Thursday, January 13, 2011

Niskanen and Cato, with some Taylor on the side

The little advertisement at right showed up alongside the Cato Niskanen article that I touched on in the previous post. I was particularly struck by the wording of the advertisement:

For many people, owning a business is the American dream, but attaining that dream has grown increasingly difficult due to laws and regulations that interfere with an individual's right to earn a living.

See, I would change it there, right after the words "due to."

Here, let me excerpt a few highlights from Niskanen's 10-year-old Cato post:

The U.S. economy is now in its 10th year of sustained growth. Moreover, the growth rate has been unusually high and the inflation rate unusually low...

What explains this long boom?

...a substantial part of the credit for the long boom is due to the long period of unusually effective monetary policy...

A second set of policies contributed to the long boom but with a less consistent record--the substantial reduction of domestic economic regulation and the barriers to international trade.

Niskanen goes on to point out that deregulation began in 1978 under "the Carter White House" and continued under Reagan and Clinton, but not Bush I.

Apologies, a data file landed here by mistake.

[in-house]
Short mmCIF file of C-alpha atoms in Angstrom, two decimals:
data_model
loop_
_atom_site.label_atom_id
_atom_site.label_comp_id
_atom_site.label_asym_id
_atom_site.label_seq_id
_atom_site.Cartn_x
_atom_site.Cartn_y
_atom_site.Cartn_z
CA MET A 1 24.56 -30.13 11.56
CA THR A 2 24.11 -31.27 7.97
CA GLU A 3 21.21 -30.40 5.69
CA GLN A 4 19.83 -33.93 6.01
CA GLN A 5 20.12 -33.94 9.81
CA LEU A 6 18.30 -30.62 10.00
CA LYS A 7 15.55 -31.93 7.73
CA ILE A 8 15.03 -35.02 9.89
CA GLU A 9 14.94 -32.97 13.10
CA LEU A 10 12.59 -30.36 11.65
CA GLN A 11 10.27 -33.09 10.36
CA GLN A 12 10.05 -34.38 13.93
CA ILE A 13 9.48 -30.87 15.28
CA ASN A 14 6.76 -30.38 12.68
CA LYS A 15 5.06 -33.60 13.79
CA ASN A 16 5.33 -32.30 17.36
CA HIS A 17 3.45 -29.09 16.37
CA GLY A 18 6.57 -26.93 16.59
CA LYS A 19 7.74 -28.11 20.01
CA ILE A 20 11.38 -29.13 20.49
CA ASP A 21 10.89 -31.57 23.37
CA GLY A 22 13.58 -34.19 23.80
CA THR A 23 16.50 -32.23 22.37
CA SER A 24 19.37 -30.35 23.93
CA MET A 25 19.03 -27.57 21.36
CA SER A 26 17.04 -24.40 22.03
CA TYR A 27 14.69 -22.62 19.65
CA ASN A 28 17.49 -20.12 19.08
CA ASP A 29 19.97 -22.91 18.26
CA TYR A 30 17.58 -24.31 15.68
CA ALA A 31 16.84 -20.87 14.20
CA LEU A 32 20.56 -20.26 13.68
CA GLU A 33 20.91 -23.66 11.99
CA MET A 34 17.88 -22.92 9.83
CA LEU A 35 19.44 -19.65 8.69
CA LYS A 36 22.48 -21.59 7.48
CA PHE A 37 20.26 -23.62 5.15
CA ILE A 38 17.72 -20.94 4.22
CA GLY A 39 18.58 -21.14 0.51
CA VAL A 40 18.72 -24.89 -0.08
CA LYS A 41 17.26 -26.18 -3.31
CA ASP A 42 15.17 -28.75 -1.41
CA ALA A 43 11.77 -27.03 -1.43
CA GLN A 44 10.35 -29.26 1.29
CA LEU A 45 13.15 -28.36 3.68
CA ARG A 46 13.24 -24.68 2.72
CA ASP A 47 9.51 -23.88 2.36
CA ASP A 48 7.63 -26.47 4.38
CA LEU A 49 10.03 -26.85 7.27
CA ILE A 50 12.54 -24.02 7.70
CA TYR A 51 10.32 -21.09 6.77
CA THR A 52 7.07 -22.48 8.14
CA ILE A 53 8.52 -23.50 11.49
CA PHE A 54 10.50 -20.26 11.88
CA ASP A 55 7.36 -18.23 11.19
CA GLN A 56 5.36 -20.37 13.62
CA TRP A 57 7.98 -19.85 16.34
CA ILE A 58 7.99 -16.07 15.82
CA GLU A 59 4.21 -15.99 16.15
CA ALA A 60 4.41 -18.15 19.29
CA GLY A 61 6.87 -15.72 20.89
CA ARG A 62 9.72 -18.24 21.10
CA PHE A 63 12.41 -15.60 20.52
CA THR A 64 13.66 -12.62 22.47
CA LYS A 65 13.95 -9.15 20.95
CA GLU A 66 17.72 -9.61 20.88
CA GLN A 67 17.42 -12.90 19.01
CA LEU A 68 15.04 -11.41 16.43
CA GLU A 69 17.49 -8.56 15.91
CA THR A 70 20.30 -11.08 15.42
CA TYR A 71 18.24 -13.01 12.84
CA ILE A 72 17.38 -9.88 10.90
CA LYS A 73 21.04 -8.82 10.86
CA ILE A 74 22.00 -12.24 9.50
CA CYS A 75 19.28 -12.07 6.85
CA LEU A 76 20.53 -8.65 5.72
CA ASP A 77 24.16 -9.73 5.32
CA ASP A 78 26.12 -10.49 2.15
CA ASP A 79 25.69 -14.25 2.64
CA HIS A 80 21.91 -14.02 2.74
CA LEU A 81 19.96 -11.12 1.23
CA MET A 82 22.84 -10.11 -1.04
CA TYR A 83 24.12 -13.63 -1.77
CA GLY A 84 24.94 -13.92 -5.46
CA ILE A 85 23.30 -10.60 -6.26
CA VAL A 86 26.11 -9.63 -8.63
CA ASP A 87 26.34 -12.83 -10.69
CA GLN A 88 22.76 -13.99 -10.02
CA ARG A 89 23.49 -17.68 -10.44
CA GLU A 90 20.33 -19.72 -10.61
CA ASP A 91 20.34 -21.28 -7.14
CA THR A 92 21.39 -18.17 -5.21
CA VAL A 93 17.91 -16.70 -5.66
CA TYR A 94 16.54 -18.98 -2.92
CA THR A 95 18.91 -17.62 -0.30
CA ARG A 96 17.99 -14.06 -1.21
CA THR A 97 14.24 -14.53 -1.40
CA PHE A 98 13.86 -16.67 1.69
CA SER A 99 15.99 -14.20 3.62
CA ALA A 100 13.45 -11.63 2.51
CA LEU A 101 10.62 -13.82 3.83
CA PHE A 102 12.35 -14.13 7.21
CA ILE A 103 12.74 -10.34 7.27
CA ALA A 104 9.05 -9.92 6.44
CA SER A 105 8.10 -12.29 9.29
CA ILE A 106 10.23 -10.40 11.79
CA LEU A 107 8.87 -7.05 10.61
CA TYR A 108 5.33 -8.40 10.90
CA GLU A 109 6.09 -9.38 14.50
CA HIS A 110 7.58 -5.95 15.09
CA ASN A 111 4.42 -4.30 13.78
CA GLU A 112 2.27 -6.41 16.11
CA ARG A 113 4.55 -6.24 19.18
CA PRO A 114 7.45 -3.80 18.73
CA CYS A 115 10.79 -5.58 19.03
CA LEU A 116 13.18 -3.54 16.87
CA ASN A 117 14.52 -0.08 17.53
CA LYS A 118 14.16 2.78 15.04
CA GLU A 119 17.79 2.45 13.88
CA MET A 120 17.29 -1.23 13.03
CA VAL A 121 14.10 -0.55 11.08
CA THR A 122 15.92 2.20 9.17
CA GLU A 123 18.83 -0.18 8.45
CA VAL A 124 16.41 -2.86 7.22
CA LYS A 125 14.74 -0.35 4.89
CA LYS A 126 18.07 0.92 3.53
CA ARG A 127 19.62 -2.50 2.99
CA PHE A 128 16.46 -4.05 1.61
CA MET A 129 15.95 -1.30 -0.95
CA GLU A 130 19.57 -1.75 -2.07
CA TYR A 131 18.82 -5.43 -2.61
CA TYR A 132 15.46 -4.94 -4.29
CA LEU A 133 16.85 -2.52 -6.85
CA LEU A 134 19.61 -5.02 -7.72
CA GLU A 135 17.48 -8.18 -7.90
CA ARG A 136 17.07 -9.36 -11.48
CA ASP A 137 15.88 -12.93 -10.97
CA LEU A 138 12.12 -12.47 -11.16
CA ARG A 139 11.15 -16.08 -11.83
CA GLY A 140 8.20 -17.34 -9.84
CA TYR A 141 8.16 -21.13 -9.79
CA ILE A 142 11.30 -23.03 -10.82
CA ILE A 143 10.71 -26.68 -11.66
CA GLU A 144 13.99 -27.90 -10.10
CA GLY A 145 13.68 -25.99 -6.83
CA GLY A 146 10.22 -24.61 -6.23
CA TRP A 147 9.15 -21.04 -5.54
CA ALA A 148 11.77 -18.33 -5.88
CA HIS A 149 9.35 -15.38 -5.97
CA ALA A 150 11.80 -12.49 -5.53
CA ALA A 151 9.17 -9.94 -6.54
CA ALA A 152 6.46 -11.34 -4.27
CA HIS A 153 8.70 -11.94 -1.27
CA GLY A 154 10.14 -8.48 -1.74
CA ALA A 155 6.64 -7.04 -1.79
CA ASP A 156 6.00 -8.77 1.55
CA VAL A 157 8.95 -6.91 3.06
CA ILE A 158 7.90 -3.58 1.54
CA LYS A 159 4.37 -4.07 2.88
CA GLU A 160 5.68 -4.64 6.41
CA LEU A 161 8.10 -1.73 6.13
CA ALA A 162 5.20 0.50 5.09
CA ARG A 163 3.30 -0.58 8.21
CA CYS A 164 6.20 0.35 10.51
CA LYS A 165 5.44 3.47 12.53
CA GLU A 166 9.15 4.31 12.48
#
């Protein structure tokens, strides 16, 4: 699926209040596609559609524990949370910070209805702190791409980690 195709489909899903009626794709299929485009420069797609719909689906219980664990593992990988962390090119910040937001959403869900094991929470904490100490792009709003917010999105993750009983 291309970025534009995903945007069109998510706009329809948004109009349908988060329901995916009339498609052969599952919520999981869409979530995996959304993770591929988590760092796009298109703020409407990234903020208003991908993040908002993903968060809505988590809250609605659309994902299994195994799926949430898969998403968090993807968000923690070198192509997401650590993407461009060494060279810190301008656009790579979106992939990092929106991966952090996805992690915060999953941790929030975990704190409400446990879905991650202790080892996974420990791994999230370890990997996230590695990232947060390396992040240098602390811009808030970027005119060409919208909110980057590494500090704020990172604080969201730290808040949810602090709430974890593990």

So, where does the story come from, that "laws and regulations that interfere with an individual's right to earn a living" are the perennial problem? Did Bush II bring back regulation in his 8 years? Yeah I can see Cato would want to put that on Obama. But he's barely got two years in. As I see it, the book ad contradicts the Niskanen article.

Niskanen's right: We deregulated for near 30 years.

Recently, John Taylor was the invited speaker at the joint luncheon of the American Economic Association and the American Finance Association -- "a very large affair." Taylor spoke in favor of rule-based policy, as opposed to discretionary policy. He said in part:

I could list many more examples of deviations from rulesbased policy in recent years if I went beyond monetary and fiscal policy and considered regulatory policy. Most glaring was the failure to enforce rules about risks at certain large financial institutions, including commercial banks, the most highly regulated entities in the financial system, and to even encourage excessive risk taking by Fannie Mae and Freddie Mac.

We failed to enforce the rules: Regulations were abandoned. We deregulated.

It is the absurd and grotesque accumulation of private-sector debt, eating into profits and eating into income, that interferes with our success in business and undercuts our creature comforts at home. Debt, not regulation. Excessive private-sector debt.

And there is no economic policy designed to reduce that debt.

1 comment:

Greg said...

Is the right to earn a living the same as "A right to a job"?

If it is then I agree.